Limited to Text Format Only: The Center Across Selection feature only works for text, and cannot be used to center other types of data, such as numbers or dates.

Formatting Issues: When you use the Center Across Selection feature, Excel treats the cells as separate cells and not merged cells. As a result, when you apply formatting such as borders or background color, it may not look consistent across the cells.

Frequently Asked Questions

How to Merge Cells in Excel Without Merging Vertically?
Answer: Merging cells vertically in Excel without actually merging cells is not possible, as there is no built-in feature like the Center Across Selection for vertical alignment. The only way to achieve a similar effect is by using a formula or a function that can concatenate or join the values in multiple cells into one cell.

How to Center Text Vertically in Excel Without Merging Cells?
Answer: Centering text vertically in Excel without merging cells can be a bit tricky, as Excel doesn’t offer a built-in feature for this purpose. However, One way to center text vertically in Excel is by adding padding to the cells. This involves adding spaces before or after the text to move it up or down within the cell. Here’s how to do it:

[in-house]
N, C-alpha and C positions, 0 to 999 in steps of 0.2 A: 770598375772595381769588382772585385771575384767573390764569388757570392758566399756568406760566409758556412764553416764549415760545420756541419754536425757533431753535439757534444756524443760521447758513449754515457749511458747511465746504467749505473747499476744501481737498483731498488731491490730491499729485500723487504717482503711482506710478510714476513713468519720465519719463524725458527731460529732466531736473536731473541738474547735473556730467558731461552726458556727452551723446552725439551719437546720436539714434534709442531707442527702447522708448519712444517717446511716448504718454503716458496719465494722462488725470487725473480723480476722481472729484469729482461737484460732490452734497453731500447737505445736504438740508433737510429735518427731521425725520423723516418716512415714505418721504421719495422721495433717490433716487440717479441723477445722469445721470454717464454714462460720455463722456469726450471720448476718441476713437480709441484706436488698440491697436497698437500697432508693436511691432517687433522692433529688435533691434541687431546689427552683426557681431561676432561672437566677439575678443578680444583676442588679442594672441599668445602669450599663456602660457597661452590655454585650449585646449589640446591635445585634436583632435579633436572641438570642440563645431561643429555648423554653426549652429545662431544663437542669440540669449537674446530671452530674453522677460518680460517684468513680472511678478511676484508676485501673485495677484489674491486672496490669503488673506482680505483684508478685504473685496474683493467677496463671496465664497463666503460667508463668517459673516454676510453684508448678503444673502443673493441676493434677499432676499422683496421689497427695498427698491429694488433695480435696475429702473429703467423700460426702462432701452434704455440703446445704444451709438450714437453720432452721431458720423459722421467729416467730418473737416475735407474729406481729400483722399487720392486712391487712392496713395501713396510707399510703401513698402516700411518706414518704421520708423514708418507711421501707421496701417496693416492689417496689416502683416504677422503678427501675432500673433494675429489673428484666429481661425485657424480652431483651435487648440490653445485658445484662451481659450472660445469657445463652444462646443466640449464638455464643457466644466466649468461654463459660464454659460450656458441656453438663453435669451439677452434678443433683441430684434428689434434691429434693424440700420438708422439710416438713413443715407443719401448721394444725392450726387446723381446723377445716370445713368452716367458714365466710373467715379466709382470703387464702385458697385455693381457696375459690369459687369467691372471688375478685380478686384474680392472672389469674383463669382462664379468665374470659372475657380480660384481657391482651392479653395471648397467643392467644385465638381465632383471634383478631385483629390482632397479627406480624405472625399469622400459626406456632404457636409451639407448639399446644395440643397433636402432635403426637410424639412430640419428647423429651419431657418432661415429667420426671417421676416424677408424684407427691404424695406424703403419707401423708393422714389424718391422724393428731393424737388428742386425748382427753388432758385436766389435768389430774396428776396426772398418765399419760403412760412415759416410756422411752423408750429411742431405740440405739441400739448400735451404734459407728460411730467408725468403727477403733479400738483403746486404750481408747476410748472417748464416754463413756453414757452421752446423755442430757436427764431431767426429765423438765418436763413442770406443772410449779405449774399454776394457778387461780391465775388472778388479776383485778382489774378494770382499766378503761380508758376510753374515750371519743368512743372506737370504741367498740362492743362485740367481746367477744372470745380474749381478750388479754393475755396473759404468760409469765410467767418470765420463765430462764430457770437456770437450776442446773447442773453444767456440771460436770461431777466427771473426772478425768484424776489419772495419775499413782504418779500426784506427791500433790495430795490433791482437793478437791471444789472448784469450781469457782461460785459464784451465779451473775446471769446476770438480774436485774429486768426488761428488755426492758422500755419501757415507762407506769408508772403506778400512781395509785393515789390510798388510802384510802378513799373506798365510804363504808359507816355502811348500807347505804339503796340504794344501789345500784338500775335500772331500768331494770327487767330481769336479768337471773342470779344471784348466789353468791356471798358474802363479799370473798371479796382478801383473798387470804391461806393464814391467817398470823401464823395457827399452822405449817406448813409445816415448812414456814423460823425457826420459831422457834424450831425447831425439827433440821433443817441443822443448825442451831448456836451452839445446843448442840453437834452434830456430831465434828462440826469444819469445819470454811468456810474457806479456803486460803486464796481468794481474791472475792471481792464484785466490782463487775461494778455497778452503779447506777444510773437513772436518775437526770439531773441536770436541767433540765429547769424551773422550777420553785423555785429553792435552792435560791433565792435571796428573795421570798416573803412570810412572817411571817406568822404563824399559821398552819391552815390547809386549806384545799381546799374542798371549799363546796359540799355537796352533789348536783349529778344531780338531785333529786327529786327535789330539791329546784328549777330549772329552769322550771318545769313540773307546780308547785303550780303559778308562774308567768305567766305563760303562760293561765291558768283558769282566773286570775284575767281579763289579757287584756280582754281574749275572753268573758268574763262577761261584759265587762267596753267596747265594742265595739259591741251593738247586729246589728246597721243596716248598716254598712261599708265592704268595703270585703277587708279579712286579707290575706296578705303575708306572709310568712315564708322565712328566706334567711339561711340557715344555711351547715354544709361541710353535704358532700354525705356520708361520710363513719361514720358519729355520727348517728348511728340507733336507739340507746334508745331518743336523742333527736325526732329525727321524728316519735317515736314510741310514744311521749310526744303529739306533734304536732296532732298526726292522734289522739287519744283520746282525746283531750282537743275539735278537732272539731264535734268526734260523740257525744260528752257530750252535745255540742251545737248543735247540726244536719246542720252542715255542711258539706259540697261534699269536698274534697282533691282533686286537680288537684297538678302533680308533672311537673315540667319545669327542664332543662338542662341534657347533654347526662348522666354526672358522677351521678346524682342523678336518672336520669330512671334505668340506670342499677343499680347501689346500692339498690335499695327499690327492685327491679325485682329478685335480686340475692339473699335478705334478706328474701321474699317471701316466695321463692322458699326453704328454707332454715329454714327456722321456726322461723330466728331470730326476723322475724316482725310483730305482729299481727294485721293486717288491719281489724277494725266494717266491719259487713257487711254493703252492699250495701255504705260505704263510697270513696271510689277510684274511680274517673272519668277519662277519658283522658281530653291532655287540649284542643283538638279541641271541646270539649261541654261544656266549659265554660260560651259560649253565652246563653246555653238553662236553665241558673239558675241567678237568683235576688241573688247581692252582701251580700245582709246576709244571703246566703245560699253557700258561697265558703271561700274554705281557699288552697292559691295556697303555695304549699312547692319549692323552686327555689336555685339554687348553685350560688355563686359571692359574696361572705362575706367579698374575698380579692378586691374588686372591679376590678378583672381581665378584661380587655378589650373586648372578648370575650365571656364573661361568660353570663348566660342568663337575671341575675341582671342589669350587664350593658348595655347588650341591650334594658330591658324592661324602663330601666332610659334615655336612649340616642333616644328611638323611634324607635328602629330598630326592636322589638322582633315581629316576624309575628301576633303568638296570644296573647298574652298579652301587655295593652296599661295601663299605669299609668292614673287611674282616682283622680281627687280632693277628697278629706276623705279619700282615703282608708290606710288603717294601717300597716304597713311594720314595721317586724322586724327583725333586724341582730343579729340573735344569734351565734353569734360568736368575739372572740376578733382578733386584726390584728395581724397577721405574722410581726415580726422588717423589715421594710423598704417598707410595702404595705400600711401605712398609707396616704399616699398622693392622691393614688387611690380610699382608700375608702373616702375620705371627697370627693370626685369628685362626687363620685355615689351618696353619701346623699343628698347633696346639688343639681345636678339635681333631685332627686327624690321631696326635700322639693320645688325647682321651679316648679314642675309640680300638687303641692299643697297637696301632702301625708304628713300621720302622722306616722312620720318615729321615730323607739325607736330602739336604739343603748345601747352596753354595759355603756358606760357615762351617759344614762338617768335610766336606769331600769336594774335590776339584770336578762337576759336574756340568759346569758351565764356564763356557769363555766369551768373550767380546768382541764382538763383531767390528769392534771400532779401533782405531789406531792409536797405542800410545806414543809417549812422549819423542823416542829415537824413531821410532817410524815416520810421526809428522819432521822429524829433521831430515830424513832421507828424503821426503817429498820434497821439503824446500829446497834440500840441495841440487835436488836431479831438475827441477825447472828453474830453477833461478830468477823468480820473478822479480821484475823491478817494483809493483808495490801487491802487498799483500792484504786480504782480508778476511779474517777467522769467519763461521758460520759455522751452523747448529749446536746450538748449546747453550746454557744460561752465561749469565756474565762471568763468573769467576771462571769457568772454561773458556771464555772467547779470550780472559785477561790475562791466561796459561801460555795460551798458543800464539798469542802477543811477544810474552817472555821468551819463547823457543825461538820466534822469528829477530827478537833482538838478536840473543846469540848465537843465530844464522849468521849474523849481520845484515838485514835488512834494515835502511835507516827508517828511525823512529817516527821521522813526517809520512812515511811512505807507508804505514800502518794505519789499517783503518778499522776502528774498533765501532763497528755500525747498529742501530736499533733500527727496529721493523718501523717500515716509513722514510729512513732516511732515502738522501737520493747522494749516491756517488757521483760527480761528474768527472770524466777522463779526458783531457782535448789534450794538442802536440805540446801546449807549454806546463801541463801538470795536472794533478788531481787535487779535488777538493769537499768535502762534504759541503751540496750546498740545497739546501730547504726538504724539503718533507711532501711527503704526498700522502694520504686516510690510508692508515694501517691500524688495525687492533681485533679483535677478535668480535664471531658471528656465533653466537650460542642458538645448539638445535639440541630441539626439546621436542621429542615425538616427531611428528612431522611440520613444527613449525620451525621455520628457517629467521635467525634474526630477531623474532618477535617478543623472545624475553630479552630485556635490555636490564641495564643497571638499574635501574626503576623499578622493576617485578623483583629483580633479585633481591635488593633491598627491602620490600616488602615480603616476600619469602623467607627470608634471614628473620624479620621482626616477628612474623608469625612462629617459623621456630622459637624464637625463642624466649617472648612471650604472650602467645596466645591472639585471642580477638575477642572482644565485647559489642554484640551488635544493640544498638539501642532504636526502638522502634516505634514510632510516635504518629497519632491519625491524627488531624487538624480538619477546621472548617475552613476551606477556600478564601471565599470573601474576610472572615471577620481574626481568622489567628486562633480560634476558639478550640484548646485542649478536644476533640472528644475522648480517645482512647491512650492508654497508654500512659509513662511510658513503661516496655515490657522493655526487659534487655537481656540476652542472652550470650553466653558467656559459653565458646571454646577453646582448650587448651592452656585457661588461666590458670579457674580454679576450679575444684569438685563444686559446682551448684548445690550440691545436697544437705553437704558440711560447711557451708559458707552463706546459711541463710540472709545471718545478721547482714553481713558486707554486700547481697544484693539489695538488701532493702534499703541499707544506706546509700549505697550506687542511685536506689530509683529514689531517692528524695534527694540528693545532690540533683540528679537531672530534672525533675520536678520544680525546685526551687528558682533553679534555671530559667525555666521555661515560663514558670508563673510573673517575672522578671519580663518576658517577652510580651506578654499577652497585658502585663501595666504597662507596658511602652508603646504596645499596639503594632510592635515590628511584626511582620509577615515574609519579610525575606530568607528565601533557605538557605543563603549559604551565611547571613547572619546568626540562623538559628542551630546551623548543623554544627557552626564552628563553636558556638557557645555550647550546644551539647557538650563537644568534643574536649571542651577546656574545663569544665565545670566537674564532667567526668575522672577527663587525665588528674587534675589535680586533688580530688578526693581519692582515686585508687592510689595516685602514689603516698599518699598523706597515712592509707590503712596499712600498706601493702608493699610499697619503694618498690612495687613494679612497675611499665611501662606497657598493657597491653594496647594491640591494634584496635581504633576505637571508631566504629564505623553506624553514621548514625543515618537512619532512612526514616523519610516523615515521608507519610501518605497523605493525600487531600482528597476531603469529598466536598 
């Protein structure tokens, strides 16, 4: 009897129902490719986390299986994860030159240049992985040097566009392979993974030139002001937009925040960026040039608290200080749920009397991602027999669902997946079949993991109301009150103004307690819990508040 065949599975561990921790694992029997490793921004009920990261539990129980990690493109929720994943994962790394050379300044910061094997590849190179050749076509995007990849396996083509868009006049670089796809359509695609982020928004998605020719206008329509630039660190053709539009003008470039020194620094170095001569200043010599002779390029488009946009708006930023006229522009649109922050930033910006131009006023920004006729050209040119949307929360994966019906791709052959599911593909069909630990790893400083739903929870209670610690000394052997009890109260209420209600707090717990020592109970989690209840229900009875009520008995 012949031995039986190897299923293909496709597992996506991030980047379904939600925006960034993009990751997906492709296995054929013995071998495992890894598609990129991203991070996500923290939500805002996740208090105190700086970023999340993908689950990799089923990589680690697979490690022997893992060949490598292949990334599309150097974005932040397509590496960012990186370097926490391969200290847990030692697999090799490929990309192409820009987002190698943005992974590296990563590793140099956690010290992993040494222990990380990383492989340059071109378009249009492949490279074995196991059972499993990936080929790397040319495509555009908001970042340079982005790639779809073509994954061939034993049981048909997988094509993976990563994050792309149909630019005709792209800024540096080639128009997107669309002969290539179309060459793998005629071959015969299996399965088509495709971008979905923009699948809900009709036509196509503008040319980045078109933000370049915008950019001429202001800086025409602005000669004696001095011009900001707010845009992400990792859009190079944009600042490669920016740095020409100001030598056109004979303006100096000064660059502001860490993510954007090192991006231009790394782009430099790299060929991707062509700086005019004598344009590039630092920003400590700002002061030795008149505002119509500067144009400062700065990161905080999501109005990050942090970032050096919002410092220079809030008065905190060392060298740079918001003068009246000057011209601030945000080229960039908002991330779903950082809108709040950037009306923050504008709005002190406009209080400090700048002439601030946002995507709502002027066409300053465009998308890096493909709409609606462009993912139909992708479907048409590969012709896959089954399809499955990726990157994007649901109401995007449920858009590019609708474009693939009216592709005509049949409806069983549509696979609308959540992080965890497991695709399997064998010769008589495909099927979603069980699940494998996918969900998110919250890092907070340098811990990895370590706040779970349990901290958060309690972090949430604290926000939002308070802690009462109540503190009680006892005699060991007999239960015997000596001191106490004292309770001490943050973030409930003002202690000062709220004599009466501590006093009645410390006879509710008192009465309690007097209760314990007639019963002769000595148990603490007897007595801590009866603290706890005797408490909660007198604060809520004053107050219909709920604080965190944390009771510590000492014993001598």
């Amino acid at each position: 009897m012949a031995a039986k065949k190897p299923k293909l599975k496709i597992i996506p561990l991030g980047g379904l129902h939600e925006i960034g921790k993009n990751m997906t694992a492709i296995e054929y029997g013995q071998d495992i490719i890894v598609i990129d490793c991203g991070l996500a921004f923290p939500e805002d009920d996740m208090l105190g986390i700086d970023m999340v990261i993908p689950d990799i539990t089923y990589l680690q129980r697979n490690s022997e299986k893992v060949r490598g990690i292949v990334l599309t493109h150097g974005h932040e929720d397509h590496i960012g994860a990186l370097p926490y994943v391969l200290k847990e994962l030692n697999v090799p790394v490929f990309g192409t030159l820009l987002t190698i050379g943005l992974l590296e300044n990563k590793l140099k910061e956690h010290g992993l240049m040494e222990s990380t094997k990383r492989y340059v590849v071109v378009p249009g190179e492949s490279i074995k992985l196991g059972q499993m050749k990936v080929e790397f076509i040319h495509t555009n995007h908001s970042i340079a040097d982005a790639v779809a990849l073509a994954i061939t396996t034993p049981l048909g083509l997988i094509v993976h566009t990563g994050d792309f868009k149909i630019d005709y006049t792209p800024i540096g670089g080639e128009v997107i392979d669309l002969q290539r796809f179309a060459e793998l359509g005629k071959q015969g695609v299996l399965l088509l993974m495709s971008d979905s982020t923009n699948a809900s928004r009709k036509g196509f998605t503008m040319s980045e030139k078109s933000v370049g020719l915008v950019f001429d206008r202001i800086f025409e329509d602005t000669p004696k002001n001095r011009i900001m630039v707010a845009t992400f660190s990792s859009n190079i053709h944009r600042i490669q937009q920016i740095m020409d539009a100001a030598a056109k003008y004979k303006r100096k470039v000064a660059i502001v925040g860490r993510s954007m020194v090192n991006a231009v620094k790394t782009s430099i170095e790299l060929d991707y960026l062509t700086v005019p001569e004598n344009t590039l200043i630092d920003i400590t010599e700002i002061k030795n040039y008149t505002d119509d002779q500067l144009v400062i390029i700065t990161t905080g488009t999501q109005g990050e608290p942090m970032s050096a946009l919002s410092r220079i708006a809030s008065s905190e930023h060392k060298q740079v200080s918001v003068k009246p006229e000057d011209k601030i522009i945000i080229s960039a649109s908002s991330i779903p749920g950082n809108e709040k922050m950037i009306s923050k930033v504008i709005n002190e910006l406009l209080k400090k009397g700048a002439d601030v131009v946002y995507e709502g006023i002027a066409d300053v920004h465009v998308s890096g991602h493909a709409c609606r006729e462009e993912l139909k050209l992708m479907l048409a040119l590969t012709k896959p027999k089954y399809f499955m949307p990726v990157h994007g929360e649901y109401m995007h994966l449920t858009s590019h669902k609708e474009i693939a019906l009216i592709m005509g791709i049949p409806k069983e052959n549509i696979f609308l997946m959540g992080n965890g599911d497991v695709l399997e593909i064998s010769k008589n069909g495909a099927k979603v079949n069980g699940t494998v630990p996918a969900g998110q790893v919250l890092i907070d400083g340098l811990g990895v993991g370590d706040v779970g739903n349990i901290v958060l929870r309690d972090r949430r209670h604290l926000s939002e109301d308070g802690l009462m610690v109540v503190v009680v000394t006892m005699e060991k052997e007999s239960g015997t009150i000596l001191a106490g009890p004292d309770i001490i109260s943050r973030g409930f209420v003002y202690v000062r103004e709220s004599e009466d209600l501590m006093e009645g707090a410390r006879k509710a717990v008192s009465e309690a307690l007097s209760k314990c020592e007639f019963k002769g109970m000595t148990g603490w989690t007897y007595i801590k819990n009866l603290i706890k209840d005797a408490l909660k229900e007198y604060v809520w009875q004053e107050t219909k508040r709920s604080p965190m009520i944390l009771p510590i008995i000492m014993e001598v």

• Select the cell or range of cells that you want to center vertically.
  • Right-click and select Format Cells.
  • In the Format Cells dialog box, click on the Alignment
  • Under the Text Control section, add spaces before or after the text in the cell using the “Indent” option. You can use the up or down arrows to adjust the number of spaces to add.
  • Click OK to apply the changes.

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By understanding that merging cells can often be harmful to your dataset and learning the alternative of merging cells in Excel, you can streamline your workflow and create more visually appealing and flexible spreadsheets. In this article, we’ve focused on how to merge cells in Excel without actually merging them by using the center across selection feature.

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Md. Nafis Soumik
Md. Nafis Soumik

Md. Nafis Soumik graduated from Bangladesh University of Engineering & Technology, Dhaka, with a BSc.Engg in Naval Architecture & Marine Engineering. In January 2023, he joined Softeko as an Excel and VBA content developer, contributing 50+ articles on topics including Data Analysis, Visualization, Pivot Tables, Power Query, and VBA. Soumik participated in 2 specialized training programs on VBA and Chart & Dashboard designing in Excel. During leisure, he enjoys music, travel, and science documentaries, reflecting a diverse range... Read Full Bio